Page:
According to evolutionary biologist Jared Diamond, animal species must meet six criteria in order to be considered for domestication:[6]

  Hereford cattle, domesticated for beef production.
  1. Flexible diet — Creatures that are willing to consume a wide variety of food sources and can live off less cumulative food from the food pyramid (such as corn or wheat), particularly food that is not utilized by humans (such as grass and forage) are less expensive to keep in captivity. Carnivores by definition feed primarily or only on animal tissue, which requires the expenditure of many animals, though they may exploit sources of meat not utilized by humans, such as scraps and vermin.
  2. Reasonably fast growth rate — Fast maturity rate compared to the human life span allows breeding intervention and makes the animal useful within an acceptable duration of caretaking. Large animals such as elephants require many years before they reach a useful size.
  3. Ability to be bred in captivity — Creatures that are reluctant to breed when kept in captivity do not produce useful offspring, and instead are limited to capture in their wild state. Creatures such as the panda, antelope and giant forest hog are territorial when breeding and cannot be maintained in crowded enclosures in captivity.
  4. Pleasant disposition — Large creatures that are aggressive toward humans are dangerous to keep in captivity. The African buffalo has an unpredictable nature and is highly dangerous to humans; similarly, although the American bison is raised in enclosed ranges in the US West, it is much too dangerous to be regarded as truly domesticated. Although similar to the domesticated pig in many ways, the American peccary and Africa's warthog and bushpig are also dangerous in captivity. However one must keep in mind that most (if not all) modern large domestic animals were descendants of extremely aggressive ancestors. The wild boar, ancestor of the domestic pig, is certainly renowned for its ferocity; other examples include the aurochs (ancestor of modern cattle), horse, Bactrian camels and yaks, all of which are no less dangerous than their undomesticated wild relatives such as zebras and buffalos. On the other hand for thousands of years humans have managed to tame dangerous species like the elephants, bears and cheetahs whose failed domestications had little to do with their aggressiveness.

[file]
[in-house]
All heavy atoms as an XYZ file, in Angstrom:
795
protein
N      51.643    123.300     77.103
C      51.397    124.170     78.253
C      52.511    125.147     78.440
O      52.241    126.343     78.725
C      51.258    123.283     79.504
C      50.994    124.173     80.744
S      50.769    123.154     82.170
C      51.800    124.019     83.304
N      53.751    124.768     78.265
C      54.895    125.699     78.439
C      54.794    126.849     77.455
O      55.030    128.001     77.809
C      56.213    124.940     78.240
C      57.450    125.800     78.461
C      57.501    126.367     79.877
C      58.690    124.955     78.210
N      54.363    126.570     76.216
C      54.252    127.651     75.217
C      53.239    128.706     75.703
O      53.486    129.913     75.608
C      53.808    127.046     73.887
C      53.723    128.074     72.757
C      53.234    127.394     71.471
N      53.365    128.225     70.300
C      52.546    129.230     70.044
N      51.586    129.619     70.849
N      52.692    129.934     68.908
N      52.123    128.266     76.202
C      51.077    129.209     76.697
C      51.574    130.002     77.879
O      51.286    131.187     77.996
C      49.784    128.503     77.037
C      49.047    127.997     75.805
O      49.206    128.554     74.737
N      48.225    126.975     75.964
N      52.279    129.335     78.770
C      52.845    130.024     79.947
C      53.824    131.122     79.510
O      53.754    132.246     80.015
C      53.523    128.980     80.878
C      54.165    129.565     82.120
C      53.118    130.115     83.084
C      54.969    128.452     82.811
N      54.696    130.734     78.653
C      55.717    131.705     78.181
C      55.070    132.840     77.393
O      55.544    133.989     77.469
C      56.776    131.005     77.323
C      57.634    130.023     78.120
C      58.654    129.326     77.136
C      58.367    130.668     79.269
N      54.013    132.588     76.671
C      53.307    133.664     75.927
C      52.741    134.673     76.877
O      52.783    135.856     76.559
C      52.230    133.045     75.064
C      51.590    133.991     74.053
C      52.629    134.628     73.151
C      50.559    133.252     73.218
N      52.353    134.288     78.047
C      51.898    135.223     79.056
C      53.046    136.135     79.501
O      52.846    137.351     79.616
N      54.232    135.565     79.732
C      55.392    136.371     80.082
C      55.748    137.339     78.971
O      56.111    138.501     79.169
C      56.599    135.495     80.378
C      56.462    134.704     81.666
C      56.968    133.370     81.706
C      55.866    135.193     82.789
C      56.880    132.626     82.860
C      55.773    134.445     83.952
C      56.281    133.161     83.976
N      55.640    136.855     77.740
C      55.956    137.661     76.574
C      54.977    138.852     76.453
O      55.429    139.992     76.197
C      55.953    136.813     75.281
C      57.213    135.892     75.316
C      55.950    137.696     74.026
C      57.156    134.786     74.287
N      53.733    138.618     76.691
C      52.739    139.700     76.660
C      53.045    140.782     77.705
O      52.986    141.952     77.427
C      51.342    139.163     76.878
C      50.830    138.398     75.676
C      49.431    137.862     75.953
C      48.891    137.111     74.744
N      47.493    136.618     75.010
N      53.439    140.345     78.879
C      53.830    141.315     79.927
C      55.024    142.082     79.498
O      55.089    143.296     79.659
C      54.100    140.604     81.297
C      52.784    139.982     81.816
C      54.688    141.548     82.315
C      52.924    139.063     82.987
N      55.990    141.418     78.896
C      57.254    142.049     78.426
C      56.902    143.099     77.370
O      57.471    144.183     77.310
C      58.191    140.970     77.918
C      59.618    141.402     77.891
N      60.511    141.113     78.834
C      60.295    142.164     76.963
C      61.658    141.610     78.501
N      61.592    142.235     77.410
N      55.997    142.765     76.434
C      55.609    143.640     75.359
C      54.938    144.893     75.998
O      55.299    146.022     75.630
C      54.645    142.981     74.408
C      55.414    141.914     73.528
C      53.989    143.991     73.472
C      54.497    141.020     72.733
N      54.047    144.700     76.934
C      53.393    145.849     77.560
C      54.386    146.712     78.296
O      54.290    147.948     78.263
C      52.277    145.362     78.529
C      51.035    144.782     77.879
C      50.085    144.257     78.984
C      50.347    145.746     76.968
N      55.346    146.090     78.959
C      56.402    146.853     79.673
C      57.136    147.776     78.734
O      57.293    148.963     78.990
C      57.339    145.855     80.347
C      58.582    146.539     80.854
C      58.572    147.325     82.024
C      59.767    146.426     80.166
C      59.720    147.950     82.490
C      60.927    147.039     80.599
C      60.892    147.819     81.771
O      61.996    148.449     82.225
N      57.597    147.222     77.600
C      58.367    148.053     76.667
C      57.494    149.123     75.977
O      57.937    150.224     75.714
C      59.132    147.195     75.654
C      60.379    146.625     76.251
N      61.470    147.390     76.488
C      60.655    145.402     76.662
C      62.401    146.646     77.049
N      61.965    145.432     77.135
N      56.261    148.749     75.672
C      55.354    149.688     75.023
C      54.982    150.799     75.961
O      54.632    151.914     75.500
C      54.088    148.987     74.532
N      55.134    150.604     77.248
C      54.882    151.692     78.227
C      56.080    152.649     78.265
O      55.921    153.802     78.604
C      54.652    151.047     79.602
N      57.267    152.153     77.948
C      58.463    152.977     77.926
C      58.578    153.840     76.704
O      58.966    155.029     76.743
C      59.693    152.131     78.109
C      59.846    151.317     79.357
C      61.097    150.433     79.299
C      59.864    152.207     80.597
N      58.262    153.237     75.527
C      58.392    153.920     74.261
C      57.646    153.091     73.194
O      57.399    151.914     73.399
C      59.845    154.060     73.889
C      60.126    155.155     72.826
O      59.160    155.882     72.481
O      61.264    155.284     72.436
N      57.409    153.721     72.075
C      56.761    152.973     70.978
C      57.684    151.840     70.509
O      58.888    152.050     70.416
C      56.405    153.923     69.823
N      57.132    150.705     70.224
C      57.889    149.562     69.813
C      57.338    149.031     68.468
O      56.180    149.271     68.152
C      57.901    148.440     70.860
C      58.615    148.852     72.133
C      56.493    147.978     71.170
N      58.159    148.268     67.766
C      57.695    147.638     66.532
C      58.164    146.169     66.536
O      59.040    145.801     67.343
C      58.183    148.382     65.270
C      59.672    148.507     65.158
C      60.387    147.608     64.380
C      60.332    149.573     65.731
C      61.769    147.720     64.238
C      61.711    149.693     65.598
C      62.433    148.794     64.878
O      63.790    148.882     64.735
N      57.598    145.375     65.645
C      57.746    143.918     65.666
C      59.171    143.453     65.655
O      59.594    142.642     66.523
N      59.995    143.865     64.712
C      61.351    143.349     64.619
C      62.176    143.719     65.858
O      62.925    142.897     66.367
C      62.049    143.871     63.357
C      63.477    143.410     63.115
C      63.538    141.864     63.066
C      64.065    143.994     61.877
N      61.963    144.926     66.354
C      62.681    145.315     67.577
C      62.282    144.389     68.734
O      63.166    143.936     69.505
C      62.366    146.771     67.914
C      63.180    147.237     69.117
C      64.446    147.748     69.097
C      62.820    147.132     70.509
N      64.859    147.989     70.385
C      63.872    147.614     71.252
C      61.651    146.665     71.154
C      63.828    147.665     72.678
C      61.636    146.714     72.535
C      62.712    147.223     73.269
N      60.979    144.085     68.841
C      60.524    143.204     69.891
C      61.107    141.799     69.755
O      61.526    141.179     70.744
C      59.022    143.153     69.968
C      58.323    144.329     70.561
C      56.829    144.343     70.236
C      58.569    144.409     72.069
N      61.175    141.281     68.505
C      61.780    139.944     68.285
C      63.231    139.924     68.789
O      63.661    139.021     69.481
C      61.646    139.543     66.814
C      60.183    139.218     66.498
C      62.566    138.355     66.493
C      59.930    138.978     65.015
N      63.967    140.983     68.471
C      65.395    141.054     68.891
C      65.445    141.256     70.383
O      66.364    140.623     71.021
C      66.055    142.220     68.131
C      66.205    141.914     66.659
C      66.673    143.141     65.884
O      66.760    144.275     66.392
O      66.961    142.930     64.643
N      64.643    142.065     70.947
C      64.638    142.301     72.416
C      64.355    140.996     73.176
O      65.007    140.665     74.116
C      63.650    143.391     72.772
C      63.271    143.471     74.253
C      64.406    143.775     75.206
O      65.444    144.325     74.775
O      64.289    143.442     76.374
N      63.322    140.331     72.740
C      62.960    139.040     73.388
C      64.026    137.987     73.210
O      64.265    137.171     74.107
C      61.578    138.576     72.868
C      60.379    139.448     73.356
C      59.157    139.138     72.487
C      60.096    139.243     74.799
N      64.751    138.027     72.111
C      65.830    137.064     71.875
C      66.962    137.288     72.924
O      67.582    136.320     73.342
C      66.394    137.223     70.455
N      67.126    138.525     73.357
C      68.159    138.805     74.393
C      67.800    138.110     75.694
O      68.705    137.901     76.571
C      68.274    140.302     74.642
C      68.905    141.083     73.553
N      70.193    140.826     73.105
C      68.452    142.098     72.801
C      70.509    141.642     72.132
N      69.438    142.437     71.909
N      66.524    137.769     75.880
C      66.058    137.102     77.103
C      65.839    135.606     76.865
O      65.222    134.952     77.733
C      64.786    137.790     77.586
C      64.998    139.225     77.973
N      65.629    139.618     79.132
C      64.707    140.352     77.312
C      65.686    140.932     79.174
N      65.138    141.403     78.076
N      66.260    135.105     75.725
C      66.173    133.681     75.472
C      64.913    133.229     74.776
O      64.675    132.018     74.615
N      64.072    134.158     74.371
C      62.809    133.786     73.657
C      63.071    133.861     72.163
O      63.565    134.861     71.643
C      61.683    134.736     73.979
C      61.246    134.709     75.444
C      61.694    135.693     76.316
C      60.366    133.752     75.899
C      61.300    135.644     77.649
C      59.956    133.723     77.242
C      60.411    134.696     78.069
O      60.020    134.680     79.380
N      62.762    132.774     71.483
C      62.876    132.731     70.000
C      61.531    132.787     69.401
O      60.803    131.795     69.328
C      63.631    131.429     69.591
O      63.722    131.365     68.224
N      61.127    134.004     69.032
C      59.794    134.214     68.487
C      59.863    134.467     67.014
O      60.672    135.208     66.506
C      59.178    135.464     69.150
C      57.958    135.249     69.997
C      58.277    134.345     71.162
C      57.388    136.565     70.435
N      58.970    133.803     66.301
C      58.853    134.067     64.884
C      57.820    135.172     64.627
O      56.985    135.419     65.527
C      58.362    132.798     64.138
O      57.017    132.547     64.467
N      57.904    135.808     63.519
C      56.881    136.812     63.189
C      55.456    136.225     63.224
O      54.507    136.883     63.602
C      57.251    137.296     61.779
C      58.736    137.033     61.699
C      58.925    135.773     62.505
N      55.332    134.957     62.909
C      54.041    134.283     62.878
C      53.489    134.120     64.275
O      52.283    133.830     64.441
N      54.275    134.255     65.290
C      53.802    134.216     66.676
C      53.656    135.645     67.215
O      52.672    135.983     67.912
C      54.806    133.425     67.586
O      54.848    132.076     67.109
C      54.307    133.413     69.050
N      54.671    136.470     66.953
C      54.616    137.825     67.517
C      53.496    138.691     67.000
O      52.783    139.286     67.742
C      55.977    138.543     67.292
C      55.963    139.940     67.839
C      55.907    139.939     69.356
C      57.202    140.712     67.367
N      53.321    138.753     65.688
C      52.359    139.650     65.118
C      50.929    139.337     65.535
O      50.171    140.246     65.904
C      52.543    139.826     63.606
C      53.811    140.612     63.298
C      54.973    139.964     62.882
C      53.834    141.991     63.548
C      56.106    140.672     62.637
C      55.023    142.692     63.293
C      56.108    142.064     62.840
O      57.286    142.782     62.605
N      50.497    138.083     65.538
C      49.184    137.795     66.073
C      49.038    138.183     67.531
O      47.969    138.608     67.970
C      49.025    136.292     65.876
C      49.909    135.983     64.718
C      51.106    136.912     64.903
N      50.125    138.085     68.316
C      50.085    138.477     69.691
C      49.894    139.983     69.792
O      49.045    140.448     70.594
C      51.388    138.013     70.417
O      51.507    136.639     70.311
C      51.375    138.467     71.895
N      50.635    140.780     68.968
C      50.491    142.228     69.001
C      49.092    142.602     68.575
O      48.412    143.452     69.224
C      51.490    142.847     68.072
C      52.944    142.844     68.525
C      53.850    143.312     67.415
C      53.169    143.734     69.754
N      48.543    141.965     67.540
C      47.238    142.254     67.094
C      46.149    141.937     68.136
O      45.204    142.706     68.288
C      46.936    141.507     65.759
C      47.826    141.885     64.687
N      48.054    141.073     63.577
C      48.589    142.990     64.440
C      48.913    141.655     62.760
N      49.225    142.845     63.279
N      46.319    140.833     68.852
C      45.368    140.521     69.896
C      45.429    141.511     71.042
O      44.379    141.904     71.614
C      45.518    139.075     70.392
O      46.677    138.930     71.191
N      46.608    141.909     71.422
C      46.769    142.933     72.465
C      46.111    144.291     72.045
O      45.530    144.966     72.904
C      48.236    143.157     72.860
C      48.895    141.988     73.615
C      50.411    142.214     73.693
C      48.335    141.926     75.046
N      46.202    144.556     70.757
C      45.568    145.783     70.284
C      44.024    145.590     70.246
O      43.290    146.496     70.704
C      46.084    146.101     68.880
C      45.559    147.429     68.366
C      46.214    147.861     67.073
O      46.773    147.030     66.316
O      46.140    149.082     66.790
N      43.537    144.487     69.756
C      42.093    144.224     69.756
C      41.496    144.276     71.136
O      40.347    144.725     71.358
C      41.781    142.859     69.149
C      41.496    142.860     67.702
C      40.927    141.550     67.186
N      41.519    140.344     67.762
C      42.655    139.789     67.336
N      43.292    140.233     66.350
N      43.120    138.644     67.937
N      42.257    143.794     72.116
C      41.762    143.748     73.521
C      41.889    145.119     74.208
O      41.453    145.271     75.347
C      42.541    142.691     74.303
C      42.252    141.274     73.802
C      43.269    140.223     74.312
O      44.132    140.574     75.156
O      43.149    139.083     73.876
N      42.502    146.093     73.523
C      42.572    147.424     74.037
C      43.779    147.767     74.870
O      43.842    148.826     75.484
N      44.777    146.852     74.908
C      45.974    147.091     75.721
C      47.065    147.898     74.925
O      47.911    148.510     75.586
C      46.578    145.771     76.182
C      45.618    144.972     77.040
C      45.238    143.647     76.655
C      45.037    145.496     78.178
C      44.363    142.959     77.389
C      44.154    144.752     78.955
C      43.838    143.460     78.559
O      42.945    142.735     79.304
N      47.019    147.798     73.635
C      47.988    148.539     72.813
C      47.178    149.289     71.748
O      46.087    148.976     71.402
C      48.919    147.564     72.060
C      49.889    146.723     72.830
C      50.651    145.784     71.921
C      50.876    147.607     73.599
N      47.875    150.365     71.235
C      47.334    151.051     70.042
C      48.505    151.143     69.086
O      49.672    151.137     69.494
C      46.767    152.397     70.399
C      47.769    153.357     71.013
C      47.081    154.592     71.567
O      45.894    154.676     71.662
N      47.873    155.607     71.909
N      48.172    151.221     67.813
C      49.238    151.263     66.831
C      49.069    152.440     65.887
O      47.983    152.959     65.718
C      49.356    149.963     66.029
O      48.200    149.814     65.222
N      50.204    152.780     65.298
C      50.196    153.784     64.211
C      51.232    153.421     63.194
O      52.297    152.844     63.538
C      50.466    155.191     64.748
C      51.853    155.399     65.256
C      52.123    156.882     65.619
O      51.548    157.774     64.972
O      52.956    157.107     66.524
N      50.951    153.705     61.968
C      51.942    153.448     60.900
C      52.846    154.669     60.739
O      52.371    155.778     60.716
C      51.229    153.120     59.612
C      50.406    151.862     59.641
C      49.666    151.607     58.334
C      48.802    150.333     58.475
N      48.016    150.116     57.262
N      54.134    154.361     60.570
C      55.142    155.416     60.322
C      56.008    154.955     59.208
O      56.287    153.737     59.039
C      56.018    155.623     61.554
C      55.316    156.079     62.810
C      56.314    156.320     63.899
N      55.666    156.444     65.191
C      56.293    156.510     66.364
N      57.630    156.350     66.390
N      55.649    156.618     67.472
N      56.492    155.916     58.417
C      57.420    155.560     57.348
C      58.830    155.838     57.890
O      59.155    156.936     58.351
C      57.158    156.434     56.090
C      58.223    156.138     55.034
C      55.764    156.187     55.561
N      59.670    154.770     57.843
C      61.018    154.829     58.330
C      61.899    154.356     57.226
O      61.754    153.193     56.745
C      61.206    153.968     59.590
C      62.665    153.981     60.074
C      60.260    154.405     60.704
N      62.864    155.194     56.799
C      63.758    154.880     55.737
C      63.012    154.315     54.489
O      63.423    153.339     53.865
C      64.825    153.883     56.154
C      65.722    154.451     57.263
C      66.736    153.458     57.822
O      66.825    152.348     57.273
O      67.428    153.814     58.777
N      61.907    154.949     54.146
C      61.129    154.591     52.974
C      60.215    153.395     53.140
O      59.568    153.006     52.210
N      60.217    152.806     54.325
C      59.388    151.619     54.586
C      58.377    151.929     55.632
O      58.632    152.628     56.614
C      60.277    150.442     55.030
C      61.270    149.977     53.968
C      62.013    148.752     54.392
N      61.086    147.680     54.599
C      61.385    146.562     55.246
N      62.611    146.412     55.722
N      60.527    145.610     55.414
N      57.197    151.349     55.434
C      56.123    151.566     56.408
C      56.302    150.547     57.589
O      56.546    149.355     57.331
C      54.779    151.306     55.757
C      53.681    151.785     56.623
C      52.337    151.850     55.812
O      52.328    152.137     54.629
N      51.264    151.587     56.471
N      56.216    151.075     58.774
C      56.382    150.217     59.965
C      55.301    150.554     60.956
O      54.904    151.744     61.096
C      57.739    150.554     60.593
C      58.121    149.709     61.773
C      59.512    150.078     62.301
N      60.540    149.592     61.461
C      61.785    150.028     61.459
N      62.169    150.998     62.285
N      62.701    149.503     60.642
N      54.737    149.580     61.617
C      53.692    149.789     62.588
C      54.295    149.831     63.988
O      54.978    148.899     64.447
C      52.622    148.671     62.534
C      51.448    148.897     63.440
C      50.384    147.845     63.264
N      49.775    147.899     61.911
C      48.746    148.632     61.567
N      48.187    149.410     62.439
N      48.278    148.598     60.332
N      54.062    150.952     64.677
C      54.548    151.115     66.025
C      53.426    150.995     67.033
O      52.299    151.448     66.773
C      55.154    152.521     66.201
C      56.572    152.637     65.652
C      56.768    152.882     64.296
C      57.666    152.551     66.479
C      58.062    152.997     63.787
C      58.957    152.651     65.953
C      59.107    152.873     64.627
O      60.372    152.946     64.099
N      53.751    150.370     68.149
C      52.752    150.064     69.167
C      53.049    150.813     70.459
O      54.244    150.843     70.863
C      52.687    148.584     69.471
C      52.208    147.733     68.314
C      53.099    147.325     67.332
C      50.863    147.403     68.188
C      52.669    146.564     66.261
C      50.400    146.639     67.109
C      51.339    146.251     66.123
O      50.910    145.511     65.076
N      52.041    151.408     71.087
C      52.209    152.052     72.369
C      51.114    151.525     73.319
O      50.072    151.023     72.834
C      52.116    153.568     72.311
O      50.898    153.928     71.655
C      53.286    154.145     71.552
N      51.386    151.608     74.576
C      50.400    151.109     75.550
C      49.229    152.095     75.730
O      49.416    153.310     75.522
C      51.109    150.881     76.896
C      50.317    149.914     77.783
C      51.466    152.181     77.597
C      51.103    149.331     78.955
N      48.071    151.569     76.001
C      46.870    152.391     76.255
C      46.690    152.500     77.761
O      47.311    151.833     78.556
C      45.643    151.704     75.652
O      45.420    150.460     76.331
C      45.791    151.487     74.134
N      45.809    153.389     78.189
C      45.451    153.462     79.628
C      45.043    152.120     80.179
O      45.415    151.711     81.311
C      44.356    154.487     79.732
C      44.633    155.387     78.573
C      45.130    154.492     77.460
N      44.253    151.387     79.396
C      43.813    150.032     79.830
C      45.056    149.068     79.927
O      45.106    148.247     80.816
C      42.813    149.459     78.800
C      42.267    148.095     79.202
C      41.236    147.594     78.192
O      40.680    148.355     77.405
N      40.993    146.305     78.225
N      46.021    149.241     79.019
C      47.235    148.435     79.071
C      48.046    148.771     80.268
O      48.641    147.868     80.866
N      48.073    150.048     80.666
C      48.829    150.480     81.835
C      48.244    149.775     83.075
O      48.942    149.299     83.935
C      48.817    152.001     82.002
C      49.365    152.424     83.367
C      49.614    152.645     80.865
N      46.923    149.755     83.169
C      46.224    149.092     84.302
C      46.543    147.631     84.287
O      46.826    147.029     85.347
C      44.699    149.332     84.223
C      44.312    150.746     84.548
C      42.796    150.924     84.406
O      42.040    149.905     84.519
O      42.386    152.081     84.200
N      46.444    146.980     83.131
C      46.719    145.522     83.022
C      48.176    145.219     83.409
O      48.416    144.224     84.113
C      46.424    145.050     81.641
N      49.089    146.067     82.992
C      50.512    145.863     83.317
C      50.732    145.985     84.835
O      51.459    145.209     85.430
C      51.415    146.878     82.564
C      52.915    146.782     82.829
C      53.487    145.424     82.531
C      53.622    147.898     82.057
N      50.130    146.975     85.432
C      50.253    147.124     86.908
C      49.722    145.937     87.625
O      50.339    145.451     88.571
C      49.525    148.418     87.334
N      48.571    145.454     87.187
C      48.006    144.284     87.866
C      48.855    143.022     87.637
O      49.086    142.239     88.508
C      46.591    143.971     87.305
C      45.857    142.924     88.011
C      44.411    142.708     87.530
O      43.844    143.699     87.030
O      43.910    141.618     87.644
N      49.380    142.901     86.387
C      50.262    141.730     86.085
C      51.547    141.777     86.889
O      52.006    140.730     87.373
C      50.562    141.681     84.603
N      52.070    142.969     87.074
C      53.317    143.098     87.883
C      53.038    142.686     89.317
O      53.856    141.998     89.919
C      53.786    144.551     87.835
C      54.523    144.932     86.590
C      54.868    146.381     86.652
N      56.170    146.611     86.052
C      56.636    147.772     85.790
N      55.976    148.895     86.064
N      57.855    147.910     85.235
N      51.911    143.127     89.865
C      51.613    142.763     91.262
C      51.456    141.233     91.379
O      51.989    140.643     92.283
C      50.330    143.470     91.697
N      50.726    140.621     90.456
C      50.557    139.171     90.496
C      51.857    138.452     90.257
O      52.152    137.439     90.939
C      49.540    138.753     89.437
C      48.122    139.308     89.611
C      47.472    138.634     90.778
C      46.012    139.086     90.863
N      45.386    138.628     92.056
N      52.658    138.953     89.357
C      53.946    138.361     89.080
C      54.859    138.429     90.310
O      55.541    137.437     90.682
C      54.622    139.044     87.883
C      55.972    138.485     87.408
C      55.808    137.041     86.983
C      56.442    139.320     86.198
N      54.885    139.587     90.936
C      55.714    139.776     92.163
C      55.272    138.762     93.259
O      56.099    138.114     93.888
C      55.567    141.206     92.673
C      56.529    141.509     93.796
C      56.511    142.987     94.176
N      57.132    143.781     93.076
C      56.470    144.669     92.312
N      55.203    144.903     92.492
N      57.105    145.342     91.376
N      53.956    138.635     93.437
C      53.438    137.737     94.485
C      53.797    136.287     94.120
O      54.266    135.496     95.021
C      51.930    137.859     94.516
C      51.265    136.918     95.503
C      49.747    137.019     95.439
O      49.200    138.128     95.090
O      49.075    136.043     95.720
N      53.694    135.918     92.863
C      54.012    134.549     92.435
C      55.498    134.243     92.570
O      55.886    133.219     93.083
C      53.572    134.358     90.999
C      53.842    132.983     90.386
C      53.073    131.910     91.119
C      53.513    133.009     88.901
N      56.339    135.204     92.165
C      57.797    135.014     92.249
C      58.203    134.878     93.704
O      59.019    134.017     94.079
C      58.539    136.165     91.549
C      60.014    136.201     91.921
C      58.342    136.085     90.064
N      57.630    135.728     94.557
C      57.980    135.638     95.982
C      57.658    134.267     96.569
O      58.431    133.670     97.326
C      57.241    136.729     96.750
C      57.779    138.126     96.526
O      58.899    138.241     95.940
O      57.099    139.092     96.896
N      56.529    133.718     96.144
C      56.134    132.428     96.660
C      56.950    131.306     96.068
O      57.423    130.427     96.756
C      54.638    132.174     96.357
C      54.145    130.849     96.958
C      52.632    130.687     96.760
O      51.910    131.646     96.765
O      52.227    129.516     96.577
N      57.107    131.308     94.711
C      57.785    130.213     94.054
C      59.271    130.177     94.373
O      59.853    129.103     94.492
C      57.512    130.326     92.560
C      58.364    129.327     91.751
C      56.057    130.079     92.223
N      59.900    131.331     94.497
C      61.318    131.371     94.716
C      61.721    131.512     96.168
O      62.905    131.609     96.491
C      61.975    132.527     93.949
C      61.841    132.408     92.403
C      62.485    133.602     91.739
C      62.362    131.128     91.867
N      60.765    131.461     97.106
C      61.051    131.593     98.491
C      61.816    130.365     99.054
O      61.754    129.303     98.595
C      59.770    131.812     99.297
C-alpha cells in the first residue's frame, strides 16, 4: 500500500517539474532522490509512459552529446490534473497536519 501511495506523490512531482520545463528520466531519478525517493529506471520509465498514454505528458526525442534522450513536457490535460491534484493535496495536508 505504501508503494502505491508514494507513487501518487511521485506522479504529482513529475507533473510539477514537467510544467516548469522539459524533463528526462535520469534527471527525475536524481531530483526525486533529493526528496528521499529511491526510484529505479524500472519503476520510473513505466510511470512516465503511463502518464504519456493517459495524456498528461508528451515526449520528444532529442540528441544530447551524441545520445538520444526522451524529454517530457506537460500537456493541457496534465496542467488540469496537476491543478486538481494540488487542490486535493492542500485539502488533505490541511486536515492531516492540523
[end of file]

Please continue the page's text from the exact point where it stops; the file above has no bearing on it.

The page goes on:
5. Temperament which makes it unlikely to panic — A creature with a nervous disposition is difficult to keep in captivity as it may attempt to flee whenever startled. The gazelle is very flighty and it has a powerful leap that allows it to escape an enclosed pen. Some animals, such as the domestic sheep, still have a strong tendency to panic when their flight zone is encroached upon. However, most sheep also show a flocking instinct, whereby they stay close together when pressed. Livestock with such an instinct may be herded by people and dogs.
  6. Modifiable social hierarchy — Social creatures that recognize a hierarchy of dominance can be raised to recognize a human as the pack leader.